The Importance Of A Medical Detoxification
Medically-Supervised detoxification is considered the best way to overcome a physical addiction (dependence), and manage withdrawal symptoms. Rehab facilities offer a safe place to detox from a drug like alcohol, opioids, benzodiazepines, or barbiturates.
Meanwhile, clients will be evaluated for their individual needs, so they’ll be given the comprehensive care required to overcome their obsession with drugs. Medical professionals often need evidence-based treatment, because upon returning to work, they’ll no doubt be met with further temptation and triggers.
Medication-Assisted Treatment For Healthcare Professionals
A Medication-Assisted Treatment (MAT) combines counseling with behavioral therapy and medications to treat drug addiction. It can be dangerous to try to quit a drug cold turkey, and the withdrawal symptoms often make relapse seem like a more desirable option.
By using medications like naloxone, naltrexone, and buprenorphine (Suboxone, Subutex, Zubsolv), patients are able to comfortably and safely manage withdrawal. MAT is especially used for the treatment of addiction to alcohol, benzodiazepines, and opioids. The goal of MAT is a full recovery, and for each patient to carry on living a self-directed life.
Cognitive Behavioral Therapy For Healthcare Professionals
Cognitive Behavioral Therapy (CBT) is a form of psychotherapy that’s intended to treat a patient’s mental health and substance abuse by modifying their beliefs, emotions, and thoughts. CBT focuses on solutions that come from within and helps clients develop healthier behaviors. It can be a huge help for those in the hospital industry because it allows them to recognize potential triggers, and avoid relapse in a day-to-day environment.
Dialectical Behavioral Therapy For Healthcare Professionals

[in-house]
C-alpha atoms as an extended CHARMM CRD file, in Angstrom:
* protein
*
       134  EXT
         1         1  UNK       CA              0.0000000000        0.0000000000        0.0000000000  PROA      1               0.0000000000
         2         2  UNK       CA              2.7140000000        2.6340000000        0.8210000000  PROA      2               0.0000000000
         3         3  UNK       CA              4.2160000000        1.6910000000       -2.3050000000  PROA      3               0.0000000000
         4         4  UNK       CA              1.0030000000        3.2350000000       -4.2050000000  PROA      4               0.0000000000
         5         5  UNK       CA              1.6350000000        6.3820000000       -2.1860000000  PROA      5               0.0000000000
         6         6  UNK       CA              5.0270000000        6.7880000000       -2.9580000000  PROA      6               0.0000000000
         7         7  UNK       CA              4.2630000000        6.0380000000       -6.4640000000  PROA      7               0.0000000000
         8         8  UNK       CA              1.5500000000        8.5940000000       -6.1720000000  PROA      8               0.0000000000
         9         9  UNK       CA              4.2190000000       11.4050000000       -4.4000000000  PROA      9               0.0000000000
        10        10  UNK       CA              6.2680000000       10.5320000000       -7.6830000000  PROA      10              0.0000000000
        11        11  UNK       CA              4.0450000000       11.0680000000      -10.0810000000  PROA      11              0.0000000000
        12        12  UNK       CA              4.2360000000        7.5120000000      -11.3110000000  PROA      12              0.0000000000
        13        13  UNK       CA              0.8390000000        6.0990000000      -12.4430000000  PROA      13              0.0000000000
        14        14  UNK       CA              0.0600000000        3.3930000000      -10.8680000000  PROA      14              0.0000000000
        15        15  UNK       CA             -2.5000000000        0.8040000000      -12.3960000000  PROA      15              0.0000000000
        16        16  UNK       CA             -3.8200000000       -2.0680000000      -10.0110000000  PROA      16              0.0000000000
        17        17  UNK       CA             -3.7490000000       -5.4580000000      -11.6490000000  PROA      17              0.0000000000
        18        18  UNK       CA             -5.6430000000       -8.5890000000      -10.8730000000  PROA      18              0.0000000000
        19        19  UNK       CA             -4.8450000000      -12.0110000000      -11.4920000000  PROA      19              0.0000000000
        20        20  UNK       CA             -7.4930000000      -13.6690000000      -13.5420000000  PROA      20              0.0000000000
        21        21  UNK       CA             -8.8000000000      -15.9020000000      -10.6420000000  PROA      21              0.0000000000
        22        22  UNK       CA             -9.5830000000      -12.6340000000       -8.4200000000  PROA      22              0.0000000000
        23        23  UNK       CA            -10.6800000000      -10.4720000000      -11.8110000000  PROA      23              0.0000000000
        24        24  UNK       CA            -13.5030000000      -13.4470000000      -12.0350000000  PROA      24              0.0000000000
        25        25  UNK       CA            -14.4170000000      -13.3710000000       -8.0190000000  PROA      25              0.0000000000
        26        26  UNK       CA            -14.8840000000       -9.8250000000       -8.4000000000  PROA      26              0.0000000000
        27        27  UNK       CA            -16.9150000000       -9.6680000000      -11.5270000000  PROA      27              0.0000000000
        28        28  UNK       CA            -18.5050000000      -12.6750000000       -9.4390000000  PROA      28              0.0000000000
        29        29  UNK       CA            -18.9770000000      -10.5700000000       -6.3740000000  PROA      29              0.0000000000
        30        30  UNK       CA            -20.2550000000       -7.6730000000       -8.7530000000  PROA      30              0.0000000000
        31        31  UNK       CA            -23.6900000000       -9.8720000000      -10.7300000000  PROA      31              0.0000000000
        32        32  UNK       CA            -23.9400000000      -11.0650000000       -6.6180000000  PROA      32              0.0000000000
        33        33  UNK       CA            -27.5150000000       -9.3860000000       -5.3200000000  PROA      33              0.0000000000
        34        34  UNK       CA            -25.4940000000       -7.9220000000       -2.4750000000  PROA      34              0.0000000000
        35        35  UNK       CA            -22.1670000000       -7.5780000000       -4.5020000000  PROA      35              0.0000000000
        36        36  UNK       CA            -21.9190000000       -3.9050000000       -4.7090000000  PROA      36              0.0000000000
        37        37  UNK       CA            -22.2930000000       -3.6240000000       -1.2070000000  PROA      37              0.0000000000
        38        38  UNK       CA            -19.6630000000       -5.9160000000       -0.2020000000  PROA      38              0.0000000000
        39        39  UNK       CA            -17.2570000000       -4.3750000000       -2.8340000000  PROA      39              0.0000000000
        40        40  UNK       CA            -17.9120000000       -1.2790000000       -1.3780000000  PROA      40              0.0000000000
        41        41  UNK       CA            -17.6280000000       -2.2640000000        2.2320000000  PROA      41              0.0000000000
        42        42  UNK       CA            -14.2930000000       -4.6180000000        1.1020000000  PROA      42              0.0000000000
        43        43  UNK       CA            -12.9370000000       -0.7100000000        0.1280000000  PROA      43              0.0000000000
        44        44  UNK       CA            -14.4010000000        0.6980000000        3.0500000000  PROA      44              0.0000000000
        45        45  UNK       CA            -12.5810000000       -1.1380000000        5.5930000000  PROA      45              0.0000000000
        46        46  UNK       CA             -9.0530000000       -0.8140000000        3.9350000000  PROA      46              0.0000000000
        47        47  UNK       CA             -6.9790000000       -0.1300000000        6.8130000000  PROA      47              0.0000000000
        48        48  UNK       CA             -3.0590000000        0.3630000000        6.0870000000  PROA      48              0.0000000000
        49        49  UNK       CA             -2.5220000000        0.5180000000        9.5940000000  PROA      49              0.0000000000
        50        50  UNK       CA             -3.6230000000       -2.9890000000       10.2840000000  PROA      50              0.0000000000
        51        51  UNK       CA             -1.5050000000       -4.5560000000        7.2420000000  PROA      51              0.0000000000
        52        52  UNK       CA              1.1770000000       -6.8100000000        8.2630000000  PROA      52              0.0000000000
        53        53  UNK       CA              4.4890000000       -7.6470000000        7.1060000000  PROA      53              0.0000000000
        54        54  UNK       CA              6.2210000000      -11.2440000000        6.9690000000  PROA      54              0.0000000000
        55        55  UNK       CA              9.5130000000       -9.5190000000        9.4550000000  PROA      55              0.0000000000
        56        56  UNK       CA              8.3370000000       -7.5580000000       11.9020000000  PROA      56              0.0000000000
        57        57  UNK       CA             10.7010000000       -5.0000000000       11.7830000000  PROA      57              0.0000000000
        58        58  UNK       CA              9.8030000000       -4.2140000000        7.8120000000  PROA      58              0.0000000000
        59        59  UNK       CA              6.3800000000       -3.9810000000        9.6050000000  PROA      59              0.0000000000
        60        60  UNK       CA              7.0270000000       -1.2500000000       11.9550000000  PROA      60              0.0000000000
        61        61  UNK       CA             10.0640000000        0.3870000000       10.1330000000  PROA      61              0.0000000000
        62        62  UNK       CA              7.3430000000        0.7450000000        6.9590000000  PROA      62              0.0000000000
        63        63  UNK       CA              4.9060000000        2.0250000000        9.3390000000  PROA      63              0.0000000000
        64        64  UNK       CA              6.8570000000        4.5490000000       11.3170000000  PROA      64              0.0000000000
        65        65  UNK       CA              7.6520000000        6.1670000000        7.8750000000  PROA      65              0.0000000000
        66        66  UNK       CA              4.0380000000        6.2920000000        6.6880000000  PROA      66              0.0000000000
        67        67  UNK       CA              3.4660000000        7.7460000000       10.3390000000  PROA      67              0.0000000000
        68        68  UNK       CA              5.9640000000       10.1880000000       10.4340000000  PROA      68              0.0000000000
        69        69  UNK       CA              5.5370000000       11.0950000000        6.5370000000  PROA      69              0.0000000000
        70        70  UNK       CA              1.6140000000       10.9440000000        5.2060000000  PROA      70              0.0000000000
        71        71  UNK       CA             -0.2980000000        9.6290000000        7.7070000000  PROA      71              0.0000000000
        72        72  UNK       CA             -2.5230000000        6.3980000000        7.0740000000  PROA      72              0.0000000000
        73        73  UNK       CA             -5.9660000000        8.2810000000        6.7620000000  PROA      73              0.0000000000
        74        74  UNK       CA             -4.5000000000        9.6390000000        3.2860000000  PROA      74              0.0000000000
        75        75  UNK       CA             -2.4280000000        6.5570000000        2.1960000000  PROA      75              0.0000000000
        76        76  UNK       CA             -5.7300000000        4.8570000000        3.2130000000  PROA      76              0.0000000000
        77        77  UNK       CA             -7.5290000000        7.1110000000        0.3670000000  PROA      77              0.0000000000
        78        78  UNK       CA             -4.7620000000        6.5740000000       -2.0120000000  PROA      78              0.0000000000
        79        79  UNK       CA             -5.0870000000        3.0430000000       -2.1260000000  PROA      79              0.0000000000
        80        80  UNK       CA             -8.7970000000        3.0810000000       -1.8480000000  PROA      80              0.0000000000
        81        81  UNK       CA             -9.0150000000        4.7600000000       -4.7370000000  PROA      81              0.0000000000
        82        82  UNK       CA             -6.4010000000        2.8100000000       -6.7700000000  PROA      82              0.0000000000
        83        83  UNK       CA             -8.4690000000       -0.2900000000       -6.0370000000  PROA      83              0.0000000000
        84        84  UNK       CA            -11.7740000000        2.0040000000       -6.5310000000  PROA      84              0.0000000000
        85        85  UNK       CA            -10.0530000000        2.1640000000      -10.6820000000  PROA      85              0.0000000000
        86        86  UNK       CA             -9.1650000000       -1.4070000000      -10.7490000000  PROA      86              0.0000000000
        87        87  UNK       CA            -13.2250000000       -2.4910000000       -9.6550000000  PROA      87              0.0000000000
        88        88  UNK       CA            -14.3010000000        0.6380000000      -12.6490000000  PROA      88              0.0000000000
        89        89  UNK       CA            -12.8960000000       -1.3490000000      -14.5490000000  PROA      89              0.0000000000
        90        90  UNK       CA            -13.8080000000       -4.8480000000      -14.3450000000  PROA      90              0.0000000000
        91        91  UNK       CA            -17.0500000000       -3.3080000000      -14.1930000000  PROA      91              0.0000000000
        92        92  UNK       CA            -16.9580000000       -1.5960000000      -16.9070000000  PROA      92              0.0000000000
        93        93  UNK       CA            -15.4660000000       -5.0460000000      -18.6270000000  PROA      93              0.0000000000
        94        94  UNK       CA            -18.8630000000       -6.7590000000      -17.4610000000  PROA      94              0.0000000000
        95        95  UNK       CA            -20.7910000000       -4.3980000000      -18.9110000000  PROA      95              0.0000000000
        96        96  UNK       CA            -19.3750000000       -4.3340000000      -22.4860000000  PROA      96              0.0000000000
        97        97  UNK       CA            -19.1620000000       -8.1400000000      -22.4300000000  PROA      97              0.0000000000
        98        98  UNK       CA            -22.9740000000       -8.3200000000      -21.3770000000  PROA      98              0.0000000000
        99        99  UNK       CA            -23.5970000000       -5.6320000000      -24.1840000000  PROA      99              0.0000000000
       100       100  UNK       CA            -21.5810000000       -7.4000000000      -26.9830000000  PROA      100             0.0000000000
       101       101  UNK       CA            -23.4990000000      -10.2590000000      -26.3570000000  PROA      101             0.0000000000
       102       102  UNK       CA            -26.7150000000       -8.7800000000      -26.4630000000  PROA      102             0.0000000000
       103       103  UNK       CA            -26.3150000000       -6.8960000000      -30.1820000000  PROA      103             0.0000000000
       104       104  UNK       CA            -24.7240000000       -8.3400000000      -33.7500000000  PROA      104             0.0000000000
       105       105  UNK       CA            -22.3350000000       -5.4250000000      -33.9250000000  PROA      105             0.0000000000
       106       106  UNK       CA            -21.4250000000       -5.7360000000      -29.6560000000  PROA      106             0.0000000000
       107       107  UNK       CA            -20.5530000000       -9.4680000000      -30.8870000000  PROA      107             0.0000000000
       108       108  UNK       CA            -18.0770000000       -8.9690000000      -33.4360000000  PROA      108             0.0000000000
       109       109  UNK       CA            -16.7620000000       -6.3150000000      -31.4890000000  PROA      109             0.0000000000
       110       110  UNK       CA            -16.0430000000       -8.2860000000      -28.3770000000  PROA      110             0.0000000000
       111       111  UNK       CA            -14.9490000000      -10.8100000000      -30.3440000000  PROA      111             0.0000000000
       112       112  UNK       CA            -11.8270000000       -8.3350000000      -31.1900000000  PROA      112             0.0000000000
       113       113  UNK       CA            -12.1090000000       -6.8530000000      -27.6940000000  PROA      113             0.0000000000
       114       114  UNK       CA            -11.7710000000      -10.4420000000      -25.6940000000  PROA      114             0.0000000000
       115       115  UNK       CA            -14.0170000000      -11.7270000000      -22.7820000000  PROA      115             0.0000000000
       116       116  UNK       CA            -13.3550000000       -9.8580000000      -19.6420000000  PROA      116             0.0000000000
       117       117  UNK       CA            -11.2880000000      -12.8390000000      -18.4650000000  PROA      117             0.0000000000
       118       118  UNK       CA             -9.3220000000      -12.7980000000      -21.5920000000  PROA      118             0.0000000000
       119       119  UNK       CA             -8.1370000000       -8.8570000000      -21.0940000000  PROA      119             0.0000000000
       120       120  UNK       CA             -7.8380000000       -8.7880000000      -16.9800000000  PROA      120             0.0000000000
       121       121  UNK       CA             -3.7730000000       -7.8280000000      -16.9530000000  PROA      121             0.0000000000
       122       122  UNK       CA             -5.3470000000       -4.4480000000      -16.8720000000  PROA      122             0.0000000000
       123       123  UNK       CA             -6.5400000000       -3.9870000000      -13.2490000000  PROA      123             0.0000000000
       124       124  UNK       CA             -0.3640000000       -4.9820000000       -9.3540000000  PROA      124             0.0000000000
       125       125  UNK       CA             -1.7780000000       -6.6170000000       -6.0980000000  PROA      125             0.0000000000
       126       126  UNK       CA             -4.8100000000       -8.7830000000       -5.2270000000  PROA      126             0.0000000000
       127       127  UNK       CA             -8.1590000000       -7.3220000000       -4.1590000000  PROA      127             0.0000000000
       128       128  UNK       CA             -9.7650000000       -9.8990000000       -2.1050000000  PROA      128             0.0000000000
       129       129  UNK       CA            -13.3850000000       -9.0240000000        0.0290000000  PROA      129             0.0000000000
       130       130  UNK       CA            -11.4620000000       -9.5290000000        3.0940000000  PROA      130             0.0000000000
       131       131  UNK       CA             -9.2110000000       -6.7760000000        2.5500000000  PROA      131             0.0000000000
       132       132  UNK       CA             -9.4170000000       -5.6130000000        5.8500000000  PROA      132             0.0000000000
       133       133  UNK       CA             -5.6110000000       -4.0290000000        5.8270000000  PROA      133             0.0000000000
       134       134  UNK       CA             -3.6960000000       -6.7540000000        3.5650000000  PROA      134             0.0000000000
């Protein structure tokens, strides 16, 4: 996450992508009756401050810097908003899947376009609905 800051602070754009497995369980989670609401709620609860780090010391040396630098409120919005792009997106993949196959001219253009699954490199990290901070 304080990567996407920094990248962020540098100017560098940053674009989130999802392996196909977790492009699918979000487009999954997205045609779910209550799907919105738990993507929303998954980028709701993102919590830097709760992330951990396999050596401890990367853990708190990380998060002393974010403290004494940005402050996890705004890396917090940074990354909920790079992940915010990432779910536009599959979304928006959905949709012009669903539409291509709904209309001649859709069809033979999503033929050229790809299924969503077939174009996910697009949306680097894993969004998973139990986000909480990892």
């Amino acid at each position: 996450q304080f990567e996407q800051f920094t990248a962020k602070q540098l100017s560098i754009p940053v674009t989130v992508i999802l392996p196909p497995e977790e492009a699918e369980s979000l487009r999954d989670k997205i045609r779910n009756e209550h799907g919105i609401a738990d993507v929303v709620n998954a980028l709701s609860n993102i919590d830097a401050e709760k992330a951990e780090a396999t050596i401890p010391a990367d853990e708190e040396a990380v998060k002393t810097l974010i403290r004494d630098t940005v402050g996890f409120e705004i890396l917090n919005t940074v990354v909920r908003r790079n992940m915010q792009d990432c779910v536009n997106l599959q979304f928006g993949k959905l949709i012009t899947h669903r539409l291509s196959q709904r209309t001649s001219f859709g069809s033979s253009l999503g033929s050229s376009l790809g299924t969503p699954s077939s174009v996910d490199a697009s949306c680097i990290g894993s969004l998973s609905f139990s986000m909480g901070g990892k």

Dialectical Behavioral Therapy (DBT) is a form of cognitive treatment that enhances one’s capabilities by teaching them healthy behavioral skills. A person’s problematic behaviors evolve as a way to cope with a situation or solve a problem, thus DBT teaches clients new skills to deal with existing issues and issues that may arise in the future.
A person in the hospital industry deals with stress on a daily basis, and sometimes that can cater to their unhealthy habits, substance abuse, and problematic behaviors. DBT uses mindfulness, distress tolerance, emotion regulation, and interpersonal effectiveness to help manage the stressors of life.
Multidisciplinary Approach For Healthcare Professionals
A multidisciplinary approach for addiction treatment stems from several academic disciplines and professional specializations. Each of these professionals brings their knowledge to the table, thus making the likelihood of success even better. Some professionals found in this approach are:
- Nurse Practitioners
- Life Coaches
- Physical Trainers
- Yogis (Yoga Coaches)
Caduceus Group For Healthcare Professionals
Caduceus Groups help medical professionals overcome addiction, as well as bridge the gap between addiction treatment and support groups like Alcoholics Anonymous or Narcotics Anonymous. In a Caduceus Group, your drug of choice doesn’t matter, as long as you’re a healthcare professional in recovery from chemical dependence.
Anonymity is an important part of Caduceus Groups, which means that in order for them to be most effective, the identity of each healthcare professional is to remain undisclosed.
Aftercare For Healthcare Professionals
For a medical professional fresh out of treatment, and new to recovery, heading back into the workforce can seem daunting. The aftercare support provided by an inpatient drug rehab center can be the key to long-term abstinence from drugs or alcohol.
Aftercare Support provides accountability by connecting clients with support groups, sponsors, and a network of other medical professionals in recovery. Addiction specialists will also do follow-up calls to see how everything’s going after treatment.Article Sources
National Institute on Drug Abuse - The Science of Drug Abuse and Addiction
National Library of Medicine - Chemical Dependency and the Physician
Substance Abuse and Mental Health Services Administration - Substance Use and Substance Abuse by Industry
Substance Abuse and Mental Health Services Administration - Behavioral Health Treatment and Services